According to Gust Skordas' Early Settlers, p. 57, James Bremer was transported to Maryland in 1678.  By 1687, according to Peter Coldham's Settlers 1679-1700, p.20, James Brimar [surely the same man] owned Weems, a tract of 424 acres, in St. Mary's County, MD.  According to Barnes' Maryland Marriages, p.20, Will'm Brimer married Catharine Gaskin in 1712 in Anne Arundel Co. and p.200 in 1768 Fanny Brammer married Jno. Wooler in Baltimore Co, MD.  So far, we have been able to find nothing else about this family.  But Mary Brimmer, born sometime 1730-40 could well have been a granddaughter of this small farmer in early Maryland. But her maiden name seems to have been Winfield, not Brimmer.

In 1778-1779 Mary Rugloss served as a witness to John Holmes' will in Montgomery County.  This was not a very common thing for a woman to do.  We are guessing that James was the one who was supposed to do this, that he had died or was traveling at the time, and that his wife or widow, Mary, served in his place.  That his wife was Mary adds more credibility that he had a daughter named Mary as well.

Elsewhere we have speculated that this couple had at least five children:  John B. (1755, VA or MD), Thomas (1756), William (1760, VA or MD), James (1761, MD) and Mary (1767).  We suspect that there were more daughters who may have lived and married.  If we have placed this family correctly, the children were all likely born somewhere in what was then Frederick Co, MD or in nearby areas of Virginia.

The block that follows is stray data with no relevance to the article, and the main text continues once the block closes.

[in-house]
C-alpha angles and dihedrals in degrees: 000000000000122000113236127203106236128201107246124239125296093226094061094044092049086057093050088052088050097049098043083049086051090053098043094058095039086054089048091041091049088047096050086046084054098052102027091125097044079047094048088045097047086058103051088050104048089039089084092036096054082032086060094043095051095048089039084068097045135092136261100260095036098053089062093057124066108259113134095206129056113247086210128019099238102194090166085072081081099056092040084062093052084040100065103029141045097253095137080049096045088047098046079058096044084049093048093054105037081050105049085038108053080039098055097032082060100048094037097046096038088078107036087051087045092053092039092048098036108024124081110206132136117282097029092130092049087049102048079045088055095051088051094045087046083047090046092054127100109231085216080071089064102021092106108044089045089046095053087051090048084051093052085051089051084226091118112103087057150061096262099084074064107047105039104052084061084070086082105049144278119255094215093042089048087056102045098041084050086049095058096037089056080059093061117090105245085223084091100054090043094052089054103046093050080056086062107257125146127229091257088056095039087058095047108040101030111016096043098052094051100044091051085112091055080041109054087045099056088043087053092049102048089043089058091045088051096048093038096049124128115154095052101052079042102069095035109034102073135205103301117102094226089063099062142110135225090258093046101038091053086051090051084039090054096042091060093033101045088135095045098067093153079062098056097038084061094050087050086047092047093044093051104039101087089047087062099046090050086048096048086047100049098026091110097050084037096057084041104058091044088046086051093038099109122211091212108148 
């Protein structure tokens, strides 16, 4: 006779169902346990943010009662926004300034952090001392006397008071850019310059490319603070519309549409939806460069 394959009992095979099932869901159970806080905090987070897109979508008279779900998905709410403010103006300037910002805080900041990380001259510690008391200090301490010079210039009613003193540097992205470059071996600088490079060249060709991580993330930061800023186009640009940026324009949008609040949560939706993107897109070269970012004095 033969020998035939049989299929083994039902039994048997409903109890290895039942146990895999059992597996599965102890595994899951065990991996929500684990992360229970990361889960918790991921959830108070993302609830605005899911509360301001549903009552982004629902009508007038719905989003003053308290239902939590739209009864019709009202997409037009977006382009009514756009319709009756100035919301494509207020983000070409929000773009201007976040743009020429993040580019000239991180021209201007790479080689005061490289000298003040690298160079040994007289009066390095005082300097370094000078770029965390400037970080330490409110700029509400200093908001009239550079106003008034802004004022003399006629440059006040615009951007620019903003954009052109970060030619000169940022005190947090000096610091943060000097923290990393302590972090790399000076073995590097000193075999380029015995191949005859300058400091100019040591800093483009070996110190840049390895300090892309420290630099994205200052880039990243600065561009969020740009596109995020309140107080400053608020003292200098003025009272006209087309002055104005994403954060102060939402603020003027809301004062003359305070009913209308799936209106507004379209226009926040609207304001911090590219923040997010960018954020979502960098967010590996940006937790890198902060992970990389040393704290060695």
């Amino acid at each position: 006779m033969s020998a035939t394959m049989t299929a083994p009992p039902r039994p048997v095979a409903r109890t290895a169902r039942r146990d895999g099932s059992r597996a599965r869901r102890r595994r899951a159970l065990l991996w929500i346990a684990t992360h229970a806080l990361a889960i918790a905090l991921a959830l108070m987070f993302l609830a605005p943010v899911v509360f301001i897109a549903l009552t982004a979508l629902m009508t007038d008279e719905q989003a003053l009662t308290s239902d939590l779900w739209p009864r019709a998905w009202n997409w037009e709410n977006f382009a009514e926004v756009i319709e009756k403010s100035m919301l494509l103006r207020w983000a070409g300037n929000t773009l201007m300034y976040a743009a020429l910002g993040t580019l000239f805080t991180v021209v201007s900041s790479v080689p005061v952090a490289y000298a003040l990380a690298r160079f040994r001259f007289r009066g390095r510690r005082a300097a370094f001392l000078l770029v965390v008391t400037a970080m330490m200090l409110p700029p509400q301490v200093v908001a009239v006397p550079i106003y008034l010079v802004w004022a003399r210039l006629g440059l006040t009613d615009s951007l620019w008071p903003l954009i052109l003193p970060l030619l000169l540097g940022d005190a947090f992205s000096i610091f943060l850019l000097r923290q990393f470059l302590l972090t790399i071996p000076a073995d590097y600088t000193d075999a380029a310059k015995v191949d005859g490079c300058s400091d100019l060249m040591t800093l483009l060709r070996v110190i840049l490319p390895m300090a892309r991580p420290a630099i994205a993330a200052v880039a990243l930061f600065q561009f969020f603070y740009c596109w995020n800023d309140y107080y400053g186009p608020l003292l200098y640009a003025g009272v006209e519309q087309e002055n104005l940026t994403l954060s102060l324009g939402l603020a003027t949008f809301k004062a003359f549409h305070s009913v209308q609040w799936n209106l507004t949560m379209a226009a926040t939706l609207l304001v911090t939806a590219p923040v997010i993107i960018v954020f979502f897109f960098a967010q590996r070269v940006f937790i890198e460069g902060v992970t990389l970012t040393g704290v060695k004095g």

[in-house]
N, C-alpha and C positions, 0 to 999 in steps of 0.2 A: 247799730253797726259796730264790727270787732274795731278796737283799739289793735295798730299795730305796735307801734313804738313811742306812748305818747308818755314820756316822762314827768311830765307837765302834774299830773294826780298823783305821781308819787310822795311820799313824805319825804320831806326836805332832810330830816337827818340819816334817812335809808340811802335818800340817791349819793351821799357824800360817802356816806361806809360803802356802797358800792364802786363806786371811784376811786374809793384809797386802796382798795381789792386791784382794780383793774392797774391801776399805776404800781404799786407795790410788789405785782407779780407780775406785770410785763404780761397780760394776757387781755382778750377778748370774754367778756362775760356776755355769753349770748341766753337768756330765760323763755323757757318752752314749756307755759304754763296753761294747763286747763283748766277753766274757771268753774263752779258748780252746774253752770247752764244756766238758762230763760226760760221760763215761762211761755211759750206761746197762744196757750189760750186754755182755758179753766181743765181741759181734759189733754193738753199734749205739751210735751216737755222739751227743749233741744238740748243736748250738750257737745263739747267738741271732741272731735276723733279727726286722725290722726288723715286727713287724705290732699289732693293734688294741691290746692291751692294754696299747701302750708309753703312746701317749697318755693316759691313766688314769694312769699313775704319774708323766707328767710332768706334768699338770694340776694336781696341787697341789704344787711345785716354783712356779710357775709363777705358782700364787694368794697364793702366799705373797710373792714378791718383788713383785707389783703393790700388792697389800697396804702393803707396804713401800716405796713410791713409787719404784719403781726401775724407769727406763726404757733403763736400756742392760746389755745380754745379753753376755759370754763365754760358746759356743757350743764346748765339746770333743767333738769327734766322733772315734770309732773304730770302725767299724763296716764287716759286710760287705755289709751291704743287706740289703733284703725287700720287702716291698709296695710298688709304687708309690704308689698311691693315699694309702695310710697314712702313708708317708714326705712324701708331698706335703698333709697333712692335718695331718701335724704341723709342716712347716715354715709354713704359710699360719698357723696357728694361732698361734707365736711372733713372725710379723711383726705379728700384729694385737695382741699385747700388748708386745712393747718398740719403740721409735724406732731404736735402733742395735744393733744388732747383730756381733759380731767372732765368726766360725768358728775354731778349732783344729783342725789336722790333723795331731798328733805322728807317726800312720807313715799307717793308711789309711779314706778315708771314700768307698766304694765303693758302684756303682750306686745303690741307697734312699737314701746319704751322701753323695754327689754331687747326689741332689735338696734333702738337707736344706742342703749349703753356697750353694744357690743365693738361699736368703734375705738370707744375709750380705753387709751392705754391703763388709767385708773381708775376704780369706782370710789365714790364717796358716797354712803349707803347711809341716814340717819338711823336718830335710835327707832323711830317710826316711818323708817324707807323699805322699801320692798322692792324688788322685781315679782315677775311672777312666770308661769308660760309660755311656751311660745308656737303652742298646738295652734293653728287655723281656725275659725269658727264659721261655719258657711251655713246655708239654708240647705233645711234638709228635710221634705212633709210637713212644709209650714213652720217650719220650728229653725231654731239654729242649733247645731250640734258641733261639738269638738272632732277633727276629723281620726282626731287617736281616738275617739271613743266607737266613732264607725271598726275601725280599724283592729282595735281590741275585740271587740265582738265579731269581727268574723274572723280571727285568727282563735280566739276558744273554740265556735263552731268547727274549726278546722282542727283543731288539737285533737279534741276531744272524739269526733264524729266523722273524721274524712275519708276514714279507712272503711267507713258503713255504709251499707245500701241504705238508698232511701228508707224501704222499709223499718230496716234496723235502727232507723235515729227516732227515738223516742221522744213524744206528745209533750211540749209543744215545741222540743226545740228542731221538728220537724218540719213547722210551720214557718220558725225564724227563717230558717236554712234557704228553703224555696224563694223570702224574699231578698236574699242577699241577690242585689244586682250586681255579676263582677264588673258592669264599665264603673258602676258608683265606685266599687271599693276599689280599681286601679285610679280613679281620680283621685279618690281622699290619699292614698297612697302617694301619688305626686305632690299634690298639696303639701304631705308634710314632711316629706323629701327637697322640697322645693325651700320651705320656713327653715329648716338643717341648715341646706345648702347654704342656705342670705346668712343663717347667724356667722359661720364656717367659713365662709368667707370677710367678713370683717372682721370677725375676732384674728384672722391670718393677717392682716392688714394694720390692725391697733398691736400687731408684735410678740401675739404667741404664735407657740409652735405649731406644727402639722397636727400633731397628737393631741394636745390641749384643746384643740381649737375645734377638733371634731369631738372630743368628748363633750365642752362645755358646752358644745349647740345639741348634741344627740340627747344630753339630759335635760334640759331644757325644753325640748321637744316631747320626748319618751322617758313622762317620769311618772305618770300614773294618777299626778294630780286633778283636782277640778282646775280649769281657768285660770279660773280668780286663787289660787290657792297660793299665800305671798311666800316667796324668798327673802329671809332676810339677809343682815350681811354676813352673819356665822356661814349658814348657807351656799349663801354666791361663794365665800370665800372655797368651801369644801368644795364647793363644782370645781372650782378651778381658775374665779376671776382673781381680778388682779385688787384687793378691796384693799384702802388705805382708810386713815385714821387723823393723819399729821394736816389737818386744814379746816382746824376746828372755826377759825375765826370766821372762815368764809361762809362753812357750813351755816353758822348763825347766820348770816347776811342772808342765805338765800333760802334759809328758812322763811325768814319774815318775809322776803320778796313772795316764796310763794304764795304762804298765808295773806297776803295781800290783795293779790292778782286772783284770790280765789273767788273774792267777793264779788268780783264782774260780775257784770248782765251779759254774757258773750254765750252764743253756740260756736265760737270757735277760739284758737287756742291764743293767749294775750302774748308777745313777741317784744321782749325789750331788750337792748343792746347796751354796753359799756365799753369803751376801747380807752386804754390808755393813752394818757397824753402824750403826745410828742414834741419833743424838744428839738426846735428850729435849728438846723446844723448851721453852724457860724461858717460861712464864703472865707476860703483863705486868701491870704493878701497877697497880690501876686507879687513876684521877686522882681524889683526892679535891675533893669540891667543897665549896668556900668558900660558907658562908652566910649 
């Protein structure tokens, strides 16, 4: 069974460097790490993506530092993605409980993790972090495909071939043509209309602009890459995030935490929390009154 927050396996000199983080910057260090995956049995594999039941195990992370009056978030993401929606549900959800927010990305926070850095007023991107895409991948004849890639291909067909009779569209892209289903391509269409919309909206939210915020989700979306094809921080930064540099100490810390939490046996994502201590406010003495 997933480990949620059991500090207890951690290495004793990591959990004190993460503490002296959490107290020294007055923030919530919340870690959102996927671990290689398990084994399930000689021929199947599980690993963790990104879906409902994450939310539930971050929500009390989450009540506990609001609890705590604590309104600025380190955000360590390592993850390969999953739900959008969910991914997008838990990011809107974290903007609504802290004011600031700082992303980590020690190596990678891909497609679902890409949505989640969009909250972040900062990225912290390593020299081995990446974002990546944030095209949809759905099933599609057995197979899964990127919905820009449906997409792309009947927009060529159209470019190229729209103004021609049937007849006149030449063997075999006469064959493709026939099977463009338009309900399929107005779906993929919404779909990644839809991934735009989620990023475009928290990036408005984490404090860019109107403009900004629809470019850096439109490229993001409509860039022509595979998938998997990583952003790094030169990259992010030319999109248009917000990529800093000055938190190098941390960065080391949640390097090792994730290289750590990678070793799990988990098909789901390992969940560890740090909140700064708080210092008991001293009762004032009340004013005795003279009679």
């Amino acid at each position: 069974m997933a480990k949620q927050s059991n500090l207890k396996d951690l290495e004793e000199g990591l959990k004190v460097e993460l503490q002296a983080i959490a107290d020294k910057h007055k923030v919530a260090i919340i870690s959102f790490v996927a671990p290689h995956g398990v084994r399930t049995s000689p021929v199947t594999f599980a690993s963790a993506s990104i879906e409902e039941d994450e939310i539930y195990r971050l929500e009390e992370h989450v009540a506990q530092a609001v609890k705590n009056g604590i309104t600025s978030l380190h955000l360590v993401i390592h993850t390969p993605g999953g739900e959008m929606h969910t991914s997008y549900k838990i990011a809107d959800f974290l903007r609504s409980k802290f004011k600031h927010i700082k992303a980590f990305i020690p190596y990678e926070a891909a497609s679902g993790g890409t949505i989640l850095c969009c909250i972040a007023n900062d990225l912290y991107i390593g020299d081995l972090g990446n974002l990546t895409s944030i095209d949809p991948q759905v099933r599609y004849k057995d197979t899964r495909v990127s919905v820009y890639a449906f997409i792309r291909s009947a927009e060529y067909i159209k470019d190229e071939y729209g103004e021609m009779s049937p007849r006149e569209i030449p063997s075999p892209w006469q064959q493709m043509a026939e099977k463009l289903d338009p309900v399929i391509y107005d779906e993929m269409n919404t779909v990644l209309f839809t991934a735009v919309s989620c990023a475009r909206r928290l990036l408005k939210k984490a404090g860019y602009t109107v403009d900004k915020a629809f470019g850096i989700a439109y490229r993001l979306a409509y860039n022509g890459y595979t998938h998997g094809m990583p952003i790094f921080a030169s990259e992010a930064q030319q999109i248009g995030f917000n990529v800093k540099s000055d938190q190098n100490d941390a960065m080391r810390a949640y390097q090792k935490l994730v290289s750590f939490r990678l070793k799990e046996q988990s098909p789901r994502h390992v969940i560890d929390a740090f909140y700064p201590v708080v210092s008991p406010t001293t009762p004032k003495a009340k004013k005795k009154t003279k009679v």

The Hardesty information indicates that James was a had moved west to the Cheat River [in what was then Monongalia County] when that area was raw wilderness, where he drowned in that river while trying to cross it with a load of goods he had brought from Baltimore.   Cousin Roger Carr believes he can verify that James was a teamster and that this drowning happened while trying to ford the river at or near St. George (then known as Minear's Fort, now in Tucker County, WV).  Roger has found James on a Monongalia tax list and believes that the Ruggles lived at the time of James' death in either St. George (aka the Horseshoe Settlement) itself or in the Hardin Cove Settlement (named for the family of Elizabeth Hardin) some 20 miles further west. 

William Ruggles (bef.1734 - aft.1790)

William arrived in Prince George's Co, MD in 1755 and surely must have been 21 or older at the time.  We believe he was the William Rugless who saw Revolutionary War service in the Maryland militia, that he married Elizabeth Lowe in 1789 in Prince Georges Co. and that he headed the household listed as William Rugless, also in Prince Georges Co., in the 1790 census.  We have found no evidence that he had male issue and have found no evidence of the marriage of the daughters that seem to be indicated in the 1790 census.


No comments:

Post a Comment